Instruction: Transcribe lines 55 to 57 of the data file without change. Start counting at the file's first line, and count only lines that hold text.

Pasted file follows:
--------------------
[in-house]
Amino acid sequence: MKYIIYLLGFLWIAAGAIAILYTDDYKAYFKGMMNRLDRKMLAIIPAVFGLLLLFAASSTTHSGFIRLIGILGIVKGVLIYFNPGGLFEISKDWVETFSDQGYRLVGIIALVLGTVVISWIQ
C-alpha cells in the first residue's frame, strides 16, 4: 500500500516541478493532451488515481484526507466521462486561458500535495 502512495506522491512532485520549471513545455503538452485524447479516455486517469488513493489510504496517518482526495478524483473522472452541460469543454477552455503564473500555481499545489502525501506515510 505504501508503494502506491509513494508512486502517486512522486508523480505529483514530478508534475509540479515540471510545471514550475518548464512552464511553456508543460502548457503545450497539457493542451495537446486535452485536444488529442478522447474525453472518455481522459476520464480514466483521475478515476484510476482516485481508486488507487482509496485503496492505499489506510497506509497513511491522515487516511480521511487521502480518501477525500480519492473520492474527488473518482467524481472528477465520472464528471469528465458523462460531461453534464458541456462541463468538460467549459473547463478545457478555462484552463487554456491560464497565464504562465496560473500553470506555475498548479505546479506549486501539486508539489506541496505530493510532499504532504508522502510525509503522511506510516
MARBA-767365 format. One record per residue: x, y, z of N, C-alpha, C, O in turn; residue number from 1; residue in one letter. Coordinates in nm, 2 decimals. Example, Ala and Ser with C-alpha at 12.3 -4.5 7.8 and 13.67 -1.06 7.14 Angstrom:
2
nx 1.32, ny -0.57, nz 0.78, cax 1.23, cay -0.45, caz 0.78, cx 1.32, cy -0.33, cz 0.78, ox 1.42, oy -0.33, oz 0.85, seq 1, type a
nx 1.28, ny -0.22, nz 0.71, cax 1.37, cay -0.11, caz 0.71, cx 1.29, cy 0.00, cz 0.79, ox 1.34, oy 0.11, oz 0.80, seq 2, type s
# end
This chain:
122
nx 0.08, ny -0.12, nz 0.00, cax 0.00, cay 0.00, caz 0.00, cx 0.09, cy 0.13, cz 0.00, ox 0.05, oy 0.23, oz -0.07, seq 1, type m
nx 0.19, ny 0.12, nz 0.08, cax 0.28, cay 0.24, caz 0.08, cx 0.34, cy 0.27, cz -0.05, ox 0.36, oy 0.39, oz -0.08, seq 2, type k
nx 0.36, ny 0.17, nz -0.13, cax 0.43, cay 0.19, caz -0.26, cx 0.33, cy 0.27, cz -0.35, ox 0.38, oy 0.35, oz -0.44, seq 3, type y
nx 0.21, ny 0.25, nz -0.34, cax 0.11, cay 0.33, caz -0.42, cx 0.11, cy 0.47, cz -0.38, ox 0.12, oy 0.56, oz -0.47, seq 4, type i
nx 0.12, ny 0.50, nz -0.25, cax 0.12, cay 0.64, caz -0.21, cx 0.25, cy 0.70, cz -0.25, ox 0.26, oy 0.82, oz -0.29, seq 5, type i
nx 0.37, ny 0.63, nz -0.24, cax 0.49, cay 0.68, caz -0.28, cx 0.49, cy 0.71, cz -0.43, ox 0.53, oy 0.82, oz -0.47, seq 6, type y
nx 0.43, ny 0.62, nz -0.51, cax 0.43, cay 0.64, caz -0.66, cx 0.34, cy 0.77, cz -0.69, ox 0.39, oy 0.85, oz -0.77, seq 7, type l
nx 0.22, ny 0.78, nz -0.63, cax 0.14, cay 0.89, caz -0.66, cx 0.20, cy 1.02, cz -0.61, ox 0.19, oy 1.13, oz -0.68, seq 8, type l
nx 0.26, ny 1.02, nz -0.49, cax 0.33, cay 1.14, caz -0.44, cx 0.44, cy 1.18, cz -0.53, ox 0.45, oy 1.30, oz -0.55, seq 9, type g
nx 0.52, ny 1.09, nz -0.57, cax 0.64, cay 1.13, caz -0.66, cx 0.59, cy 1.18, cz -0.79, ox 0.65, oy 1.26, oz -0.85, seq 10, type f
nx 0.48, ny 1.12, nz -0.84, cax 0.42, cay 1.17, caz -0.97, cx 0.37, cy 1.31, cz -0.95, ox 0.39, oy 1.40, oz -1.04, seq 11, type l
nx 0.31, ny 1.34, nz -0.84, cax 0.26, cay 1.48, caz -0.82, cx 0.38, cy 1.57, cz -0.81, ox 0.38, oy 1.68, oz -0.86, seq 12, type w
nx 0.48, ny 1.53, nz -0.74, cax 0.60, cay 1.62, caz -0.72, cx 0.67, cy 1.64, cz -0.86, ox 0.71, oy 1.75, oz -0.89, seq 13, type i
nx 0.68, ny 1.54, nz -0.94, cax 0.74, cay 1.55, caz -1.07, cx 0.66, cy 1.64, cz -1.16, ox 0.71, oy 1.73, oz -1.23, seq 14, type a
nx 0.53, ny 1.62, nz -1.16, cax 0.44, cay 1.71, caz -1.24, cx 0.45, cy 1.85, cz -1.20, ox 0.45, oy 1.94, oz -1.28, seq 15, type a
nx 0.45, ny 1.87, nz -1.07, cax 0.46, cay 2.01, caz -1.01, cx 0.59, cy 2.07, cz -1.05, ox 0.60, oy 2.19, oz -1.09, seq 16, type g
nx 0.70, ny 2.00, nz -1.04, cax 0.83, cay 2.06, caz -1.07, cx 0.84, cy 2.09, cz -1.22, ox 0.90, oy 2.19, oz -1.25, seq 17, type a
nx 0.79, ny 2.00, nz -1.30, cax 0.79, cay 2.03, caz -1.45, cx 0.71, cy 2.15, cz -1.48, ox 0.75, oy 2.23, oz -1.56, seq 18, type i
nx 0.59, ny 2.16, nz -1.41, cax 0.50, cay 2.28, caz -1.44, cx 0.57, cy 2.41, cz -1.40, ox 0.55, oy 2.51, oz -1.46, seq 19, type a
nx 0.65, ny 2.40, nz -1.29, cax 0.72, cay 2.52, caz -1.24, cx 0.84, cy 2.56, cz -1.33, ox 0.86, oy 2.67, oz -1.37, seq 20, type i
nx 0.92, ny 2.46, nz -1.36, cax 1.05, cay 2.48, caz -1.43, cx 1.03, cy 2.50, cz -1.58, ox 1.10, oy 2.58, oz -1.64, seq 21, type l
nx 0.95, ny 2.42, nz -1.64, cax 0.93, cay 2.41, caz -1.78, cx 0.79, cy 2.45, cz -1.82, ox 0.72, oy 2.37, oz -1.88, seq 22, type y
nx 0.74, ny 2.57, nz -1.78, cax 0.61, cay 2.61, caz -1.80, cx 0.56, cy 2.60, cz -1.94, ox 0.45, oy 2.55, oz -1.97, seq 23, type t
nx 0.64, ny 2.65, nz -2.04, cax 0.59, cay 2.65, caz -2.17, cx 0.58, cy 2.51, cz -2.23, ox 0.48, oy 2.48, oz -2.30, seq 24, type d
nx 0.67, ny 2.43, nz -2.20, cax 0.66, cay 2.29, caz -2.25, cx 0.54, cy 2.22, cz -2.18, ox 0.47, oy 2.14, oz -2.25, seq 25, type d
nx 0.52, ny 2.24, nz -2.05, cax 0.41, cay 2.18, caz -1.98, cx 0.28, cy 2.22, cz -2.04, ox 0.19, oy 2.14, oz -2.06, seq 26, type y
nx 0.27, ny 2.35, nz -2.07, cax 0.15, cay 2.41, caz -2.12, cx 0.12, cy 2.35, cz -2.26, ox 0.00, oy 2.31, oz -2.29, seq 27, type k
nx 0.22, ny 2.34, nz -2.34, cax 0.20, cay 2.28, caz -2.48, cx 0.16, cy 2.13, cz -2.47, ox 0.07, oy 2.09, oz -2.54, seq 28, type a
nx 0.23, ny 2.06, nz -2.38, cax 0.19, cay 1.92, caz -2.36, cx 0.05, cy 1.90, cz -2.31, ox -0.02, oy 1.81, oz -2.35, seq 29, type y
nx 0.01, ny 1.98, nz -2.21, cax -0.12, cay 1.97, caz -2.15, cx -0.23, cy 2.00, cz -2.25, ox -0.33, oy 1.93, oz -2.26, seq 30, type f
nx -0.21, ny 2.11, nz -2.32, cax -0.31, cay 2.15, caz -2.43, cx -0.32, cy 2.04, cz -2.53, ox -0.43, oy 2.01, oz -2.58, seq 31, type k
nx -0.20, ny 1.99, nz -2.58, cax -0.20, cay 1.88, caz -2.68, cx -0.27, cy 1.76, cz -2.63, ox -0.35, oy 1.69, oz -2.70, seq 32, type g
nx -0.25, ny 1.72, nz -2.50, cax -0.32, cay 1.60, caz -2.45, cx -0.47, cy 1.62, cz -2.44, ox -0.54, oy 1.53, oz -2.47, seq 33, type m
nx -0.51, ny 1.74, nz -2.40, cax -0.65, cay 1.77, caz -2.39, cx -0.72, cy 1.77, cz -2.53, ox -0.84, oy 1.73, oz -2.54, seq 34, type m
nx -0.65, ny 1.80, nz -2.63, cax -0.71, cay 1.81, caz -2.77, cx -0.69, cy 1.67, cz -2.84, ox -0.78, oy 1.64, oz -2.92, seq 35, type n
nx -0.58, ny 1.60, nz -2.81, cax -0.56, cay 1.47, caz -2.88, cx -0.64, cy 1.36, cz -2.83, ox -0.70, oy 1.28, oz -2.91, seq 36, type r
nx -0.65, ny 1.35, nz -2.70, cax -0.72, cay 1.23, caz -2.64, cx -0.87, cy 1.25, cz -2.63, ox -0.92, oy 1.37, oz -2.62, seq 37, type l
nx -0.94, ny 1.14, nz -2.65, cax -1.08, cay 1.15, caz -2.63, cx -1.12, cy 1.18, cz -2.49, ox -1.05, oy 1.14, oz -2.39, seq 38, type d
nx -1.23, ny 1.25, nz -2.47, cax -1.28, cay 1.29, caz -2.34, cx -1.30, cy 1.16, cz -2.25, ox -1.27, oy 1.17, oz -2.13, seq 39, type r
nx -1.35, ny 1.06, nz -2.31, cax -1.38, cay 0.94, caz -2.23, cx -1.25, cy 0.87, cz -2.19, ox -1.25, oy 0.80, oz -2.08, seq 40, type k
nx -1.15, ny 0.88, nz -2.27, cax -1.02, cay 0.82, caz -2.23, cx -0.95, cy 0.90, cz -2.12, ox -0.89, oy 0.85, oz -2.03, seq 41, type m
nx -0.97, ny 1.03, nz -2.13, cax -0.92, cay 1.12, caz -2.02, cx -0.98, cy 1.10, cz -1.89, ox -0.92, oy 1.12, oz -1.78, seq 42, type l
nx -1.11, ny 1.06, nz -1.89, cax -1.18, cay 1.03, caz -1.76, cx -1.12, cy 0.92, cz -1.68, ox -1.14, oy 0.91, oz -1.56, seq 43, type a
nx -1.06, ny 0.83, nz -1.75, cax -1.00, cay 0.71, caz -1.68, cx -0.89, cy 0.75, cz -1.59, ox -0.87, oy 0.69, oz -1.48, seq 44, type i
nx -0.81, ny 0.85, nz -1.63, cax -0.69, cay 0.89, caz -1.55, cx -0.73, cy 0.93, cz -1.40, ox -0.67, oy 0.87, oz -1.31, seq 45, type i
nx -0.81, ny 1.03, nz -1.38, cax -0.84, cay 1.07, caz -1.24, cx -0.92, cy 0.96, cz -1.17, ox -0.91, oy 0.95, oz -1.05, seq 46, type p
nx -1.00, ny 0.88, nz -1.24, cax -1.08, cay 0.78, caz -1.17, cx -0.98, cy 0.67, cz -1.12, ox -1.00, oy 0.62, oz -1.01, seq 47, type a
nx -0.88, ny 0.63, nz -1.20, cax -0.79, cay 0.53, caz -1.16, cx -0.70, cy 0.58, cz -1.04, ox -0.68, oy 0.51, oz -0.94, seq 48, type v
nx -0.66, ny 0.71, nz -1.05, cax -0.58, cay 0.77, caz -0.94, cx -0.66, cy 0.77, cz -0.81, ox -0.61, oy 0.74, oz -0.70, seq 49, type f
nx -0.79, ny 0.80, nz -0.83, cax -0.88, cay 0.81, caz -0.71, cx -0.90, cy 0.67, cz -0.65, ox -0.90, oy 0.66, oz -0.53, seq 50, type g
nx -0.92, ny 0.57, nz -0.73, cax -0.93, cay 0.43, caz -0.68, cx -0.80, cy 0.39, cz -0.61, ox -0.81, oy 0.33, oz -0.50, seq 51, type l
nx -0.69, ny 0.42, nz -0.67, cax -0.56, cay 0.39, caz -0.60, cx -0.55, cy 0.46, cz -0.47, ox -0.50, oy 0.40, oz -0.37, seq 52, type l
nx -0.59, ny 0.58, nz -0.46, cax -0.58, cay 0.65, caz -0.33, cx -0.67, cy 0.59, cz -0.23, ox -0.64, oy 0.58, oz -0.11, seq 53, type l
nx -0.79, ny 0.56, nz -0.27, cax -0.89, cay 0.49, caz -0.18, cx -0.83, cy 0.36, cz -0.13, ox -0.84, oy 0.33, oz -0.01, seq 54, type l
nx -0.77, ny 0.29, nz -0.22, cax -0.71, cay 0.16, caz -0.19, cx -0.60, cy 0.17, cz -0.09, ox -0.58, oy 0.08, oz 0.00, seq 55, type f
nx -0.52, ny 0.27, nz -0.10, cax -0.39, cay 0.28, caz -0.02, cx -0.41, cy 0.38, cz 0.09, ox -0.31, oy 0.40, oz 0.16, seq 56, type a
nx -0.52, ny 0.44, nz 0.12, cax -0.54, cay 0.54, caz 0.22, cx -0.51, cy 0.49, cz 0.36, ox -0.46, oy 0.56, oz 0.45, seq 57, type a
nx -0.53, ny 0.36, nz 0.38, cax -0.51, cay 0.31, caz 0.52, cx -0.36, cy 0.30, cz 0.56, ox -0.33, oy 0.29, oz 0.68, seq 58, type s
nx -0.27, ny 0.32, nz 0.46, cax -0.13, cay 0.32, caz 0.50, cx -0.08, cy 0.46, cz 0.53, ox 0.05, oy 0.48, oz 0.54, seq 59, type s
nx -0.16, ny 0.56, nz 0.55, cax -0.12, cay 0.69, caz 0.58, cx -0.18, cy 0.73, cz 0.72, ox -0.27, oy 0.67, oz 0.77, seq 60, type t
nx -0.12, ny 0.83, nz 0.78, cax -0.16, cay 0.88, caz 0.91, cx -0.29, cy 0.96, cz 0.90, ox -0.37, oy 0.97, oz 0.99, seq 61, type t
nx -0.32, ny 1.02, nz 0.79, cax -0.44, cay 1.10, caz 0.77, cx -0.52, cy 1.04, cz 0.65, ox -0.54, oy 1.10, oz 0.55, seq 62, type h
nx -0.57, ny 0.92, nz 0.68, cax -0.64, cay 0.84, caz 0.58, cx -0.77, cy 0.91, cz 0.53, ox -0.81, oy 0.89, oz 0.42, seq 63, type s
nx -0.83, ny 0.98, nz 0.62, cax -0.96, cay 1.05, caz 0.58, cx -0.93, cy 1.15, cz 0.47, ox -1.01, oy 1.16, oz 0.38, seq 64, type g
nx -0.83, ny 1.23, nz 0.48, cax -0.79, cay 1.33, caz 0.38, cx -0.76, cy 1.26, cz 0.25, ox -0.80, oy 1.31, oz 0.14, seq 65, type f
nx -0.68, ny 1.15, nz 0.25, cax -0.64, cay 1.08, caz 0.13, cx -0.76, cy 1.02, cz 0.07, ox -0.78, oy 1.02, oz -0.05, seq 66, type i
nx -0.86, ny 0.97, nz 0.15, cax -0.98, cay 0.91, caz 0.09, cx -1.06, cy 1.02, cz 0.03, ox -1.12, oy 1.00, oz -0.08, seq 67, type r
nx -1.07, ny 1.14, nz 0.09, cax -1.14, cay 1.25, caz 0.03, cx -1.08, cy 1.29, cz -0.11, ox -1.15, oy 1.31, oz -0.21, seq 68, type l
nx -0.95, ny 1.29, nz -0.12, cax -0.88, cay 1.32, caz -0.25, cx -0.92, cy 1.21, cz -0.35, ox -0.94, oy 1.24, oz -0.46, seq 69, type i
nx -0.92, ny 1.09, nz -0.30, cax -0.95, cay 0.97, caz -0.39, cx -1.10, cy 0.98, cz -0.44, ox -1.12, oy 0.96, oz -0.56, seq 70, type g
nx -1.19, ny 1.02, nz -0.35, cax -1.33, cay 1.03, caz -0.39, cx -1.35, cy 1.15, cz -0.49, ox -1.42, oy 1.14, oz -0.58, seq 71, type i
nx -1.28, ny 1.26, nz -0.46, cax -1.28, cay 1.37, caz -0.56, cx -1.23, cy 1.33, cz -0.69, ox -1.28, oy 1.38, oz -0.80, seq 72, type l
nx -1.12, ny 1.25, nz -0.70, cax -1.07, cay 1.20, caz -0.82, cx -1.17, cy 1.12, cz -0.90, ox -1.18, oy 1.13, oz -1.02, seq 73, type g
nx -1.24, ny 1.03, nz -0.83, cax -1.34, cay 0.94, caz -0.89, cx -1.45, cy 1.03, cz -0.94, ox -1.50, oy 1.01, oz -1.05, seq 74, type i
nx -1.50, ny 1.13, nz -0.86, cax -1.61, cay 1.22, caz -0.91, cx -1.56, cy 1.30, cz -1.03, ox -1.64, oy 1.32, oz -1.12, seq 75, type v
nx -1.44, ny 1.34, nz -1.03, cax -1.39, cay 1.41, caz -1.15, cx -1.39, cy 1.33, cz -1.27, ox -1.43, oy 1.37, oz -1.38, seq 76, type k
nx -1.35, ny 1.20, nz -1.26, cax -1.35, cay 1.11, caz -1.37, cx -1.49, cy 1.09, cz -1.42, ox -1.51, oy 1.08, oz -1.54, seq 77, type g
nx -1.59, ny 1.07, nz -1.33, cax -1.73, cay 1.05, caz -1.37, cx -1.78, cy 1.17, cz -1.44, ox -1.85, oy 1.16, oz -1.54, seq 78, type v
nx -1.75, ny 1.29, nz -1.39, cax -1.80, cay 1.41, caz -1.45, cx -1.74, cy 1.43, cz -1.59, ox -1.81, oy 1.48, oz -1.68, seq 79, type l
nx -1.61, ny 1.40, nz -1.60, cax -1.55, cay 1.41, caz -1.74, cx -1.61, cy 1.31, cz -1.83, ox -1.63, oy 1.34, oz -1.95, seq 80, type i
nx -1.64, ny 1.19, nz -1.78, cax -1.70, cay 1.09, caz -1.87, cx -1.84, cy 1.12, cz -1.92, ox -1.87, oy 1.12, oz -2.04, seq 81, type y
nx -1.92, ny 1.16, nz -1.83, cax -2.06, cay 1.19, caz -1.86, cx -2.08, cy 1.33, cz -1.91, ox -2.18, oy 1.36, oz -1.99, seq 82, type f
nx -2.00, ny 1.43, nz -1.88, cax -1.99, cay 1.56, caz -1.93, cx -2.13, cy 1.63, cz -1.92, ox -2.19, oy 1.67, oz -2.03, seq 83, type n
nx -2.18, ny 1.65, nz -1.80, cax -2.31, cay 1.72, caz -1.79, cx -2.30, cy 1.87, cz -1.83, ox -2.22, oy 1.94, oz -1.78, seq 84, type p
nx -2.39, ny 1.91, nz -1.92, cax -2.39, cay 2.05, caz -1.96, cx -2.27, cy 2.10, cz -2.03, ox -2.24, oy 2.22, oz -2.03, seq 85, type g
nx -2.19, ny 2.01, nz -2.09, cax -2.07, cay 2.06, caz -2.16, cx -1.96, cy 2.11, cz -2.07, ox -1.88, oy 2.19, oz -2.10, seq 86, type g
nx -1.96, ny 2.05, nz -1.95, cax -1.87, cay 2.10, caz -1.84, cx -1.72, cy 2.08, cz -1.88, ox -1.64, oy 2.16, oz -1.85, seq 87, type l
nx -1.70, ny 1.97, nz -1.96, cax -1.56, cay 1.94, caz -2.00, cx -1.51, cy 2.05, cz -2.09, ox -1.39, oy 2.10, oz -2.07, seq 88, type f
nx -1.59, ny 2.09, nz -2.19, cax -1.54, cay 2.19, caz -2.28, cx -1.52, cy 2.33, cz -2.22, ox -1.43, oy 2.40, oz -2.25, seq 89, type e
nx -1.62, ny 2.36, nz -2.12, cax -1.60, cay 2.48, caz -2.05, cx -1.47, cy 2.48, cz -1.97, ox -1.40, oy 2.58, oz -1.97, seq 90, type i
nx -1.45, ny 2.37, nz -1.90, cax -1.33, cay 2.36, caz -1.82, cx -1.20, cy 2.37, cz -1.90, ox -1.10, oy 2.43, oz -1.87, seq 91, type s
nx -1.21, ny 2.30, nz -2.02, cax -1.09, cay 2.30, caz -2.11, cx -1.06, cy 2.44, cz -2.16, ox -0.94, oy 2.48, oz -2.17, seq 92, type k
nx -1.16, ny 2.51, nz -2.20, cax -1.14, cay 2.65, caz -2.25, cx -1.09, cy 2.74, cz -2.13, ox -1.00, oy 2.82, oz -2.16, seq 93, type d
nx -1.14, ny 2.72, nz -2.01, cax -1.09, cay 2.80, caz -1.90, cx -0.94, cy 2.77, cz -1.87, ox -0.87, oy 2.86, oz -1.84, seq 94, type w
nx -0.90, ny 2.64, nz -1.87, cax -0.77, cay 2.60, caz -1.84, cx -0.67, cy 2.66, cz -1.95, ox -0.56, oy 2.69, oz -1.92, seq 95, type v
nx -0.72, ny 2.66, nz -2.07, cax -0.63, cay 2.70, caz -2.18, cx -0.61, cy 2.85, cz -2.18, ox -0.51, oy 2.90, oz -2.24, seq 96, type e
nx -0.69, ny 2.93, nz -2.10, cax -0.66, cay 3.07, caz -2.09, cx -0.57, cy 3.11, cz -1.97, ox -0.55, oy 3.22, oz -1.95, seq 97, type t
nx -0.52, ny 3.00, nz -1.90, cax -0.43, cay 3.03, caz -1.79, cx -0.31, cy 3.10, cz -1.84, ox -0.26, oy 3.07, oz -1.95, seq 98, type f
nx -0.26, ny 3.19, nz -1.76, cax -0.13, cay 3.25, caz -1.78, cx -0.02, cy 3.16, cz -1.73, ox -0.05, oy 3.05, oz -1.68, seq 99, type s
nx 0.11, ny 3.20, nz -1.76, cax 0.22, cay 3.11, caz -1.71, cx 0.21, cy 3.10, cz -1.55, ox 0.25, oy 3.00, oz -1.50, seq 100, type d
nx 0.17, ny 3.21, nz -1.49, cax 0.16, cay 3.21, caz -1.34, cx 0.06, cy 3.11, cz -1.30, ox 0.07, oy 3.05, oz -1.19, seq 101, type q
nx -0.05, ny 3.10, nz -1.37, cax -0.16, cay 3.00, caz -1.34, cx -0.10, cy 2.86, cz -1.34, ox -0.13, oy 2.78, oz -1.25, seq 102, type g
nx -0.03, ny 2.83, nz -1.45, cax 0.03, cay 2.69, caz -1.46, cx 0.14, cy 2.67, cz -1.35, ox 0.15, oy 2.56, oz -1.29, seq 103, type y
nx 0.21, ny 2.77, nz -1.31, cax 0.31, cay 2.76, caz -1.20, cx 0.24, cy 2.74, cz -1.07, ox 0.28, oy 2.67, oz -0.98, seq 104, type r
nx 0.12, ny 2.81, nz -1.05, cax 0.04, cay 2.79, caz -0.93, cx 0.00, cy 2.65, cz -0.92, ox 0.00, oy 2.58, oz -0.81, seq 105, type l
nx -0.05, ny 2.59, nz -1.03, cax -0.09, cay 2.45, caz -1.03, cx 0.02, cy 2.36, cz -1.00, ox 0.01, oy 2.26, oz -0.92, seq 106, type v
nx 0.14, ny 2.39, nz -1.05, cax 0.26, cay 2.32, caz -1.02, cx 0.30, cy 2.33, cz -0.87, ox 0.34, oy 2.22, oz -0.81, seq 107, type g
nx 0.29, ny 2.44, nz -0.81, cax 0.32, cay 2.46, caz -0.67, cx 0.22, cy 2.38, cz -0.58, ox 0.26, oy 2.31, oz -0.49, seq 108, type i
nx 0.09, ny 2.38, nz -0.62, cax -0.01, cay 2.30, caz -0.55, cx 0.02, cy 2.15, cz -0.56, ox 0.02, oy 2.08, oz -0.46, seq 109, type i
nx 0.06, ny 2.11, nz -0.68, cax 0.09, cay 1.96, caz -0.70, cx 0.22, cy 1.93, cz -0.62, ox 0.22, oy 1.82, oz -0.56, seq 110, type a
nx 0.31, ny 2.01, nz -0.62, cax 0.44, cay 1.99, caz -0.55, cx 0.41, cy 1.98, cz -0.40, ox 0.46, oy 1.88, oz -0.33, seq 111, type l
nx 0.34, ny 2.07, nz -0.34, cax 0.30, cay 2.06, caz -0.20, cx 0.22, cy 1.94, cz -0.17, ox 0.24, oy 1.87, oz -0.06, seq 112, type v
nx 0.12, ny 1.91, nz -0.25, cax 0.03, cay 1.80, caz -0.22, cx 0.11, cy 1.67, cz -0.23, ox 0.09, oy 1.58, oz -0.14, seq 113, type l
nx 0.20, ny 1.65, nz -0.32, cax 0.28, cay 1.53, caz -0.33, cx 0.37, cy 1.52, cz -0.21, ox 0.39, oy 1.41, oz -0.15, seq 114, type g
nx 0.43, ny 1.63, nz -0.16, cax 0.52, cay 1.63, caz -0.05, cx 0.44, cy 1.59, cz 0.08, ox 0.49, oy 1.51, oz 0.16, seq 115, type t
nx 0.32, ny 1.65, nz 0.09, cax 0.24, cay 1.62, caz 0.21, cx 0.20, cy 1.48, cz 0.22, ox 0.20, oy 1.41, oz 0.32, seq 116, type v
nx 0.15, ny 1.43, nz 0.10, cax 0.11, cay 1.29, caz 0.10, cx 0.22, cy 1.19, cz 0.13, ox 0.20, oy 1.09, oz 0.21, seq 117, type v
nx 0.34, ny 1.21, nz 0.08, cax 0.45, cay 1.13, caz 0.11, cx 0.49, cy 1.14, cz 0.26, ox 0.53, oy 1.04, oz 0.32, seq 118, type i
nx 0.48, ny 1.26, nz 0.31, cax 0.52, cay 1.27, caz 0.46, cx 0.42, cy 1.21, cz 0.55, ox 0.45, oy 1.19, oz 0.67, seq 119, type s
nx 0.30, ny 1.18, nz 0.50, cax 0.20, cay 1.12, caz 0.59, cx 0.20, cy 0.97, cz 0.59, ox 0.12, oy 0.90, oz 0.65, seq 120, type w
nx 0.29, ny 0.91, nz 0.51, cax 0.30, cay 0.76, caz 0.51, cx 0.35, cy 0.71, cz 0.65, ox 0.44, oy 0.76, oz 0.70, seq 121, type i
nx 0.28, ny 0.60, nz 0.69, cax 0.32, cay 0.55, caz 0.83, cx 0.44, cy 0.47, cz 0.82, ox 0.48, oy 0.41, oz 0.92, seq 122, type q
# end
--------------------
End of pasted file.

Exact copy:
nx -0.81, ny 0.85, nz -1.63, cax -0.69, cay 0.89, caz -1.55, cx -0.73, cy 0.93, cz -1.40, ox -0.67, oy 0.87, oz -1.31, seq 45, type i
nx -0.81, ny 1.03, nz -1.38, cax -0.84, cay 1.07, caz -1.24, cx -0.92, cy 0.96, cz -1.17, ox -0.91, oy 0.95, oz -1.05, seq 46, type p
nx -1.00, ny 0.88, nz -1.24, cax -1.08, cay 0.78, caz -1.17, cx -0.98, cy 0.67, cz -1.12, ox -1.00, oy 0.62, oz -1.01, seq 47, type a